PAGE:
Date of this Version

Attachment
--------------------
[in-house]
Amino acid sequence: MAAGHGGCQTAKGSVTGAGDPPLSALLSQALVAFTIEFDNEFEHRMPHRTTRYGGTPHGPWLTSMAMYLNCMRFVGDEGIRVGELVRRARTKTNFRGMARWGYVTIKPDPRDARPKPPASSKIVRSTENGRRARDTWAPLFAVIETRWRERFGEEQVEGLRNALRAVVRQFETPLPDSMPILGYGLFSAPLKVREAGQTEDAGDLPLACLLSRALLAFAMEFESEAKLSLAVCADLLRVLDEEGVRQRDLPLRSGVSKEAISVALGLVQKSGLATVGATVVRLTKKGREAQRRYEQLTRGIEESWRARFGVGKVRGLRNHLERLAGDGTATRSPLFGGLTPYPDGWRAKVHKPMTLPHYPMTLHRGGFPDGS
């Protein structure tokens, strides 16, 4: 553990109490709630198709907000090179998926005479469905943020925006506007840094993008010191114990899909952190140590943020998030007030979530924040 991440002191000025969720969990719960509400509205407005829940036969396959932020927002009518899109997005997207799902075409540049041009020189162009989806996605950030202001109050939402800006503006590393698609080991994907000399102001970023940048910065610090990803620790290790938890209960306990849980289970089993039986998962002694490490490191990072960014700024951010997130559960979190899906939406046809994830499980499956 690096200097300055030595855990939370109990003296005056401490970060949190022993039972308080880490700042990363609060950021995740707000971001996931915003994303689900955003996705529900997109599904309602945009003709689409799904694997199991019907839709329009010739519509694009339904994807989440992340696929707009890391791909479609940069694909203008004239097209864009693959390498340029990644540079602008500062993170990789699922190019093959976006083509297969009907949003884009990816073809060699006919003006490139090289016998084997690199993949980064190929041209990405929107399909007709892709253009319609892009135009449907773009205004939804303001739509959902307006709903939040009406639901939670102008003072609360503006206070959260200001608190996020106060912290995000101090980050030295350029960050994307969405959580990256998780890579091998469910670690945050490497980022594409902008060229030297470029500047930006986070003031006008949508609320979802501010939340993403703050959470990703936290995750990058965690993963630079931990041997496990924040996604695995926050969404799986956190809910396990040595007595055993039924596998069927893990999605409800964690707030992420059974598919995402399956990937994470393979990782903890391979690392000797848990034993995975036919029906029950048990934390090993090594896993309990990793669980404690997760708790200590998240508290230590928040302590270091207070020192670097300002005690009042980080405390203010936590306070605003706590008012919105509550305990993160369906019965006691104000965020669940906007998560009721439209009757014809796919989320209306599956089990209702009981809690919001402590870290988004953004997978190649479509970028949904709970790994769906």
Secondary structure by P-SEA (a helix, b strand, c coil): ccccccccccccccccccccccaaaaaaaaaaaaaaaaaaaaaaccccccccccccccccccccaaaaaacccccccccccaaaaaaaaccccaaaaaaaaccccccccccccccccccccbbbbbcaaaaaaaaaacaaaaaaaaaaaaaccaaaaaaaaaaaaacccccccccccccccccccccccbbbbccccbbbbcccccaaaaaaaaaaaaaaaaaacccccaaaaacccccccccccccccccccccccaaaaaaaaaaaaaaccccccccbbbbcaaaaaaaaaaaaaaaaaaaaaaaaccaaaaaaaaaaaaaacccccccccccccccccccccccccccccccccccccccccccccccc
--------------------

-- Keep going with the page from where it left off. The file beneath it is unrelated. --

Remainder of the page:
A variety of technical, economical, and social changes are rapidly altering the lives of people served by the Cooperative Extension Service (CES). At the same time Extension has been undergoing the difficult task of evaluating its effectiveness in addressing the needs of society. Reorganizing Extension programs to address the changing clientele directly affects the jobs of field-based faculty in the CES. As Extension responds to the Futures Task Force Report (COP, 1987) and moves to issues programming, a high degree of change will be required. “As we approach the year 2000, Extension is caught in the rapids of change” (Geasier, 1989). For Extension to experience change is a positive sign (Johnsrud and Rauschkolb, 1989). Boyle (1989) reminded us that change starts with changing ourselves and that we as individuals and as an institution must value change. A major theme of the Futures Task Force Report was the need for a more adaptive and flexible Extension staff (ECOP, 1987). Helping current faculty adjust to changes and preparing future Extension faculty will be more complex. County level staff will be required to undergo substantial retooling (Tompkins, 1989). Some states are already experiencing the effect of reorganization. Morse (1987) reported that changes associated with reorganization within the Minnesota CES were stressful to extension faculty. Henry (1986) found that the lack of clarity in work objectives was a key concern of those who decided to leave the CES. Igodan (1984) found that 4-H youth agents in Ohio were already experiencing a higher rate of burnout than other agents within the CES because of increased pressures and changing expectations. A key component of any educational program, institution or agency is the people who develop and implement the program at the local level. Staffing variations and flexibility will be necessary if issues are to truly drivee the system (Geasier, 1989). Preparing future agents, and up-dating those already working in the field to implement effective programs is critical if the CES is to change to respond on the needs of society. Staff preparation is also associated with the means by which the program is delivered. Geasier (1989) pointed to the need for more information about the effectiveness of alternatives and the staff’s knowledge and skills in the use of alternative methods. Decker, Noble, and Call (1989) identified the training of Extension professionals in new program delivery methods as an area which needed to be addressed. Previous research has provided insights into the pre-service and in-service training needs of extension faculty. Wells (1985) investigated the pre-service training needs of future extension faculty by surveying experienced extension agents. In Illinois, Law (1985) studied the in-service training needs of extension faculty. Sendeu (1982) investigated the weaknesses of new extension employees as perceived by directors of CES and CEAA presidents across the United States. Certainly the preparation and in-service training of agents will continue to be important in this time of rapid change. The purpose was to examine the trends in delivery of Extension programs and the staffing of field-based positions throughout the United States. With a better understanding of the trends in programming and staffing of field offices, a more effective pre-service or in-service education program can be developed to address the needs.